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In Lancaster, straight-ahead 'Oliver!' will have you humming along

Seldom have story and score diverged more dramatically than in Lionel Bart's "Oliver!"

Out of the Dickensian gloom conjured by designer David Dwyer on the stage of the Lancaster Opera House for this straight-ahead production directed by David Bondrow, the plaintive voices of a young cast eke out the first lines of "Food, Glorious Food." For a brief moment, the story and score converge in minor-key harmony.

But before we know it, these starving waifs are pirouetting with bowls of gruel in their hands and smiles on their faces, happily powered by their own fantasies of sausage and mustard, jelly and custard. You know, as orphans do.

Even the most perfectly executed version of "Oliver!" — and Bondrow's well-cast production approaches perfection in spots — is bound to give the uninitiated theatergoer emotional whiplash.

No production I have seen, including a clever Depression-era take by Chris Kelly in 2011, has solved the tonal problem inherent in Bart's brilliant but transitionless score. It trips from the Vaudevillian ridiculousness of "It's Your Funeral" to the aching beauty of "Where Is Love?" and back.

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This one doesn't solve it either, but you're sure to hum along. Approached as anything other than a disparate series of vignettes or set pieces, the musical is likely to disappoint. So the key is to take "Oliver!" as it comes, in disconnected bits and pieces more beautiful in isolation than in aggregate.

As such, Bondrow's production — completely free of 21st century influences  — delivers the goods. Any director able to wrangle this many young cast members into such charming renditions of "Consider Yourself" or "You've Got to Pick a Pocket or Two" deserves some sort of sub-regional Tony Award. I'd award a handful to Bondrow and choreographer Kevin Leary (also a delightful Fagin in this production) for their effective staging of these tricky numbers.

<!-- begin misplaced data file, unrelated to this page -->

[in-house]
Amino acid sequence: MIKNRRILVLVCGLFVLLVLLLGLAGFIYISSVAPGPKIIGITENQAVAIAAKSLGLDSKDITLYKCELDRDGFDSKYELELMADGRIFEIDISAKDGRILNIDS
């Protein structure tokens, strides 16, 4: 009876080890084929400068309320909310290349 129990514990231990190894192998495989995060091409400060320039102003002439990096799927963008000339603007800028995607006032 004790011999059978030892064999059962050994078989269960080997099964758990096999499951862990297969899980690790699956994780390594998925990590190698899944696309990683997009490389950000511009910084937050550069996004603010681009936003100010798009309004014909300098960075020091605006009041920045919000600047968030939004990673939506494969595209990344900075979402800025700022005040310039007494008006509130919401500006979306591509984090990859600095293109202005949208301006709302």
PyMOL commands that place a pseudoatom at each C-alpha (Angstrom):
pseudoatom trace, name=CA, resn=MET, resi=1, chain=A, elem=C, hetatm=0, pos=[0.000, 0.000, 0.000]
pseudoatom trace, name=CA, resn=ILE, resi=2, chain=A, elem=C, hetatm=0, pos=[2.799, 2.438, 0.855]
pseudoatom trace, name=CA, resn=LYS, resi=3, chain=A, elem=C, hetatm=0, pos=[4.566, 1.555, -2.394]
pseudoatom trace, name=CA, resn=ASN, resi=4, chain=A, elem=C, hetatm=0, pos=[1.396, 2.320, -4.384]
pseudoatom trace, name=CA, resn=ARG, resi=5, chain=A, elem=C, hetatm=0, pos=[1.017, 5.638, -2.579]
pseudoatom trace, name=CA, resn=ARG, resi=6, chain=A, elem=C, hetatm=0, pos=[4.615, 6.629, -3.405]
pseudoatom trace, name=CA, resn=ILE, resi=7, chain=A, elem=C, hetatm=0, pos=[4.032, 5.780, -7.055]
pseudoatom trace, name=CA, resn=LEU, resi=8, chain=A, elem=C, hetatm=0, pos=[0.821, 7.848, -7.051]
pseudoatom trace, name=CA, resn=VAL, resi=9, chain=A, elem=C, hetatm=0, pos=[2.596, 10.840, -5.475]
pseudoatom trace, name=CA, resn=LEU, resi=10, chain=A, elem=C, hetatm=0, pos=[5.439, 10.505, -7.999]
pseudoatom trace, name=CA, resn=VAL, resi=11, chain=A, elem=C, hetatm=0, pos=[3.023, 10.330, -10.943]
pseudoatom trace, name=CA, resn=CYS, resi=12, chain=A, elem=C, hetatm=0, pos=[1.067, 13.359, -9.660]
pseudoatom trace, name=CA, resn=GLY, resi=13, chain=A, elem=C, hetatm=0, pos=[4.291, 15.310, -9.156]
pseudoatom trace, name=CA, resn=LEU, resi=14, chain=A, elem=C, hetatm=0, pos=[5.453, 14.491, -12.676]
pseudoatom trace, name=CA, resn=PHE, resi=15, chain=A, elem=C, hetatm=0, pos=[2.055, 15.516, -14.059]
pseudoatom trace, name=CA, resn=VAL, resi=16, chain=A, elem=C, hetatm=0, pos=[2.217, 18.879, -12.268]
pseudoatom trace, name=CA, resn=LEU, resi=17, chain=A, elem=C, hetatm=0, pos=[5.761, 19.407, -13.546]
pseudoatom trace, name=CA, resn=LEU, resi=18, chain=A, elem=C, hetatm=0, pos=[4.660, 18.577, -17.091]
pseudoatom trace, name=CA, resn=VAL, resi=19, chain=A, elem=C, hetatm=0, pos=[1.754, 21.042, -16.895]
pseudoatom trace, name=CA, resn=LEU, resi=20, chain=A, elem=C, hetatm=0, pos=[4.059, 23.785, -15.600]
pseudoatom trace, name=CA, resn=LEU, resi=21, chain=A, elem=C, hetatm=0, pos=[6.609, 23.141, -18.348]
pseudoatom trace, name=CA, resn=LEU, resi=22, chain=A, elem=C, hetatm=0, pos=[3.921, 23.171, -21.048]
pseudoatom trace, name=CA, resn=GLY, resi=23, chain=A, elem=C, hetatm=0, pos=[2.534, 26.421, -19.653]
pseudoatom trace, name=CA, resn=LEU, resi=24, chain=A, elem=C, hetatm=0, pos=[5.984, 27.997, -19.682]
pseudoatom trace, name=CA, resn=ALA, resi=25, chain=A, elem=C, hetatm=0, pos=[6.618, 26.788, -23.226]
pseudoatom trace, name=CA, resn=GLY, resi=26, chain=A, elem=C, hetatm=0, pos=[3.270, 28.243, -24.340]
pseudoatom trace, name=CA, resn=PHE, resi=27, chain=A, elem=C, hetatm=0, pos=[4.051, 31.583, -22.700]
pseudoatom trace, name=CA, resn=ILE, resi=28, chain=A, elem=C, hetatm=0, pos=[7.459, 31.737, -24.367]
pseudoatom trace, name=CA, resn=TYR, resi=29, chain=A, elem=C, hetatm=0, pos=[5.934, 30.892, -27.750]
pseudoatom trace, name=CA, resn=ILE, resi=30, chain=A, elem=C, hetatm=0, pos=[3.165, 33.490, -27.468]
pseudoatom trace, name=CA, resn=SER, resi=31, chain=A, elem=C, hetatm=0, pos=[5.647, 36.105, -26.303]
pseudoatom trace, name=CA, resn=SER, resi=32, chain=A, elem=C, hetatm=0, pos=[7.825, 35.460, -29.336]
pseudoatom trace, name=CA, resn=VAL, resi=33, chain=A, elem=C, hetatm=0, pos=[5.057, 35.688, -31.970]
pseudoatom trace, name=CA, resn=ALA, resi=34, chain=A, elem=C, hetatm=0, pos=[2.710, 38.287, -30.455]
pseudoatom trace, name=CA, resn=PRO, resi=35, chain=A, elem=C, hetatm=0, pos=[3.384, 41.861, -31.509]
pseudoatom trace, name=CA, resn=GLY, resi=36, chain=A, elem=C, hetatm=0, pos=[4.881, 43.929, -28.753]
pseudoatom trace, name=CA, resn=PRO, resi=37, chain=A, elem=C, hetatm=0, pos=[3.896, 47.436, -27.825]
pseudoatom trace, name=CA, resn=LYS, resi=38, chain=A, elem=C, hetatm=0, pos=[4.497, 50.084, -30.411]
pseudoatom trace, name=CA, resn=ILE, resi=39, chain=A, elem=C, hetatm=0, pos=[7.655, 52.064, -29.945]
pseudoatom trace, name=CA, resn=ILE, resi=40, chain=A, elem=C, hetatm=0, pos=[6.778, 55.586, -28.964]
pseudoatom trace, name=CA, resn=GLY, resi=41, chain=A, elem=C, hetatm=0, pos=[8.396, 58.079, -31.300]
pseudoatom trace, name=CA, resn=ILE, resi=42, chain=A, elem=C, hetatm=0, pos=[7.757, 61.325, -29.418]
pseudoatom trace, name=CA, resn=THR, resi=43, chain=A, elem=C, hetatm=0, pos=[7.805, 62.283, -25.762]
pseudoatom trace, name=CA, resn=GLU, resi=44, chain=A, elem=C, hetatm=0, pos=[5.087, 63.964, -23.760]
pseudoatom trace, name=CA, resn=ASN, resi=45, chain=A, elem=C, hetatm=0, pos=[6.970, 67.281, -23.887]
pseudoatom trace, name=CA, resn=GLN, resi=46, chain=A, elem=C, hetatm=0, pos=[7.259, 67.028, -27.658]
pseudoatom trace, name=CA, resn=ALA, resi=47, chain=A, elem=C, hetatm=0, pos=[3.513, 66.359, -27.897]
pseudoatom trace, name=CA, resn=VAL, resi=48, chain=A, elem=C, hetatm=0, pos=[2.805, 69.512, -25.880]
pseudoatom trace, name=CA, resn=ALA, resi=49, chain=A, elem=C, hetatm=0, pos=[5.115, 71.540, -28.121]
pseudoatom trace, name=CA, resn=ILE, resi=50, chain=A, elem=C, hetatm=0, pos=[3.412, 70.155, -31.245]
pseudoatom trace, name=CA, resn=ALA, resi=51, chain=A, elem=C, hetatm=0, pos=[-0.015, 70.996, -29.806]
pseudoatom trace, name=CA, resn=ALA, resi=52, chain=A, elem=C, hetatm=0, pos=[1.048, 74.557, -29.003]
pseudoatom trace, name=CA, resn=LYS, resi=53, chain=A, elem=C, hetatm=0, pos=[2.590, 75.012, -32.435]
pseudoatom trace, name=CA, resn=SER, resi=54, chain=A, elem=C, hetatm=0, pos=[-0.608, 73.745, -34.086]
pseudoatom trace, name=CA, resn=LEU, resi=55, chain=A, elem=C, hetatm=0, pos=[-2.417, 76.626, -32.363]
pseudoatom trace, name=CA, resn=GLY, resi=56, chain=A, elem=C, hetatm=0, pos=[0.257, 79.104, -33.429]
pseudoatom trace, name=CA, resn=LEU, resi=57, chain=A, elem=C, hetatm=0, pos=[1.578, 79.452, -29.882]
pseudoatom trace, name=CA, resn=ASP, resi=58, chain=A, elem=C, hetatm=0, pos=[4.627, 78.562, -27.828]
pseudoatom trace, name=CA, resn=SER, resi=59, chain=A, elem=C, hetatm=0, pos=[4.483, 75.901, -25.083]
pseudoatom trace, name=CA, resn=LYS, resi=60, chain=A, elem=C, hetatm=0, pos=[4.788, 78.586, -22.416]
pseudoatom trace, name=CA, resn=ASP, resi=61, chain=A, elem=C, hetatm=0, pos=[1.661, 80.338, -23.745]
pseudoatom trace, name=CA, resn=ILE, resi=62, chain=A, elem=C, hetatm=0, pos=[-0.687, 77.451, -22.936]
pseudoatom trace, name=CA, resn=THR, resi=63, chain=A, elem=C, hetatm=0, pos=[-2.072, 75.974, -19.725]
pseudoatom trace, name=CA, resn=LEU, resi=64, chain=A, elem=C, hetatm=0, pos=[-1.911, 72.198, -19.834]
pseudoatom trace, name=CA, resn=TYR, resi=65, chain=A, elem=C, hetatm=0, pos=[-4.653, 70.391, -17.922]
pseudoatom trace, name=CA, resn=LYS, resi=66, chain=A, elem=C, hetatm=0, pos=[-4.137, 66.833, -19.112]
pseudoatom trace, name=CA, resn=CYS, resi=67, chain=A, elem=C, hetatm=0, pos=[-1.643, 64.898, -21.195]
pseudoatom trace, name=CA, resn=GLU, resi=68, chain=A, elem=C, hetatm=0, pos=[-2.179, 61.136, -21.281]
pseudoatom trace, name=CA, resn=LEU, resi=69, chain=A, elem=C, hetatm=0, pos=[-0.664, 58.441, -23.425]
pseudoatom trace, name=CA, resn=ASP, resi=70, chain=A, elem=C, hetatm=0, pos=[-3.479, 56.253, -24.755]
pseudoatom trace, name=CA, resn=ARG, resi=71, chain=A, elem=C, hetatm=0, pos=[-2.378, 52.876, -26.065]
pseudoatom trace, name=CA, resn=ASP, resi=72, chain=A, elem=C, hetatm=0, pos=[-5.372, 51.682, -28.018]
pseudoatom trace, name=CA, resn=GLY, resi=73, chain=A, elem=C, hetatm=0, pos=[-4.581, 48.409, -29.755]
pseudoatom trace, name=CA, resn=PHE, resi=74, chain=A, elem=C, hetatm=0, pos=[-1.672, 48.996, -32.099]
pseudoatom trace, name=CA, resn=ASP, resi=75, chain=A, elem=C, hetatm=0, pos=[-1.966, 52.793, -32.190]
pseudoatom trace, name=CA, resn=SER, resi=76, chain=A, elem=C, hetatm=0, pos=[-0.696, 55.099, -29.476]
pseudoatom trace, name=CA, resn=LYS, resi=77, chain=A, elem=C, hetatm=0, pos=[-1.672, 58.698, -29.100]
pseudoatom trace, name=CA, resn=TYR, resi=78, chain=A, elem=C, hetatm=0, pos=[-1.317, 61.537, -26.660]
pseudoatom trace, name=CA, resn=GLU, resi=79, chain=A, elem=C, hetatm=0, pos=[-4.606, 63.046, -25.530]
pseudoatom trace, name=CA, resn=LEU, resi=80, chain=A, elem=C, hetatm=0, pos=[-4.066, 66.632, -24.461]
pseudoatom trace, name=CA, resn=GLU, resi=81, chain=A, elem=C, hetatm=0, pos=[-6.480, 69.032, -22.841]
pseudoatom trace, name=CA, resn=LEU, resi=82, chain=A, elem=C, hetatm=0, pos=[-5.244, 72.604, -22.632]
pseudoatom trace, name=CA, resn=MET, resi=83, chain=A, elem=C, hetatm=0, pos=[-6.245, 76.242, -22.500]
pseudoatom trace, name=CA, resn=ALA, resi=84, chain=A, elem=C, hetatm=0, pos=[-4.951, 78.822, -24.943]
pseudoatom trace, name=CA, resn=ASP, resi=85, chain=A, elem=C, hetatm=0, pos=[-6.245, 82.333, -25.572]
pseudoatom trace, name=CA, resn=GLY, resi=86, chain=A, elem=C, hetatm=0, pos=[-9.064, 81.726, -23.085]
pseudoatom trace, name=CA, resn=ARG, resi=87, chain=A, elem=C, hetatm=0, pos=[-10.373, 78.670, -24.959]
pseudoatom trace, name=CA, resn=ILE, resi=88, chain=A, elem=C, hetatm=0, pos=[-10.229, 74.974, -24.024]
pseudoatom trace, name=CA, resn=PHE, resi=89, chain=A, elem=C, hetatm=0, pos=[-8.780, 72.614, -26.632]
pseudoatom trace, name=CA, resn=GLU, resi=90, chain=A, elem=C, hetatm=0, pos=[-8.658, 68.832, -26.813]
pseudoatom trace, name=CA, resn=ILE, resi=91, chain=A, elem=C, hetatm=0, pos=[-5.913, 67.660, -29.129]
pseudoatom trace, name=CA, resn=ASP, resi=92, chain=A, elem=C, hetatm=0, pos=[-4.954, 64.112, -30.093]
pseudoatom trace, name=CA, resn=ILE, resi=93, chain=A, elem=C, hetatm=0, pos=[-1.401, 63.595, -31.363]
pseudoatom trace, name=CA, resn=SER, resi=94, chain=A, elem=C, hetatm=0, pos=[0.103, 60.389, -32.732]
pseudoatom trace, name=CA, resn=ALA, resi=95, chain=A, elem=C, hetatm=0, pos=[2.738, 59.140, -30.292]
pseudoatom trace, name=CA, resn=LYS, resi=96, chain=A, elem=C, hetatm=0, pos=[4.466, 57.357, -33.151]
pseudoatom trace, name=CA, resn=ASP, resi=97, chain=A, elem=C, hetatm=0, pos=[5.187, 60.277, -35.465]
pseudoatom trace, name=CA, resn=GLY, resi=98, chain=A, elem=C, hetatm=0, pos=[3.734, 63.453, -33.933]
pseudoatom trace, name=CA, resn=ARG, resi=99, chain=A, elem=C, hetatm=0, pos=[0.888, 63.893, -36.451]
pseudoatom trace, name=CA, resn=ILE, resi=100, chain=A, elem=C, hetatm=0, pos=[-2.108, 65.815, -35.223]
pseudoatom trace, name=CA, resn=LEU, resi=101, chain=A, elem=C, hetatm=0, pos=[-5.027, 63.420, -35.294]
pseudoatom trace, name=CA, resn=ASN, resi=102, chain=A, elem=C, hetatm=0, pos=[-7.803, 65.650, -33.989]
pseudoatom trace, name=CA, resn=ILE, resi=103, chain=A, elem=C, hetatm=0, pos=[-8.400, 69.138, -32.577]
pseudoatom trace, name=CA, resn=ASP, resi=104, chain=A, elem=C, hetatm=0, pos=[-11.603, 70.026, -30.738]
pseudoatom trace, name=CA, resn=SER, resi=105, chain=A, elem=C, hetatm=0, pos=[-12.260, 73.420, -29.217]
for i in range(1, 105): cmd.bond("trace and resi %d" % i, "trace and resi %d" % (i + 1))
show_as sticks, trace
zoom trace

As the performances go, standouts include Chrissy Vogric-Hunnell's Nancy ("As Long As He Needs Me"), Leary's compassionate Fagin, Kyle Baran's towering, glowering Bill Sikes and young Seth Phillyaw as the Artful Dodger. Joel Fesmire's performance in the title role is appealing, as are turns by Ian Michalski as Mr. Bumble and Rebecca J. Runge as the Widow Corney.

The production, with period-perfect costumes by Lise Hardy, a functional set by Dwyer and gloomy lighting by Ruth Strzelewizcz that needs to be tweaked when actors venture upstage, is fundamentally solid. Fran Landis' musical direction is on point, her orchestra in rhythmic sync and well-tuned.

It is difficult, though not impossible, to turn this dusty collection of wonderful melodies into something more than a nostalgia trip. That's all it ever strives to be in Bondrow's production, and on that account it succeeds as well as you might expect. That is to say: with pleasant melodies softly hummed on the way out of the theater, which quickly dissipate into the November air.

Theater Review


2.5 stars (out of four)

Continues through Nov. 18 in the Lancaster Opera House, 21 Central Ave., Lancaster. Tickets are $10 to $30. Call 683-1776 or visit

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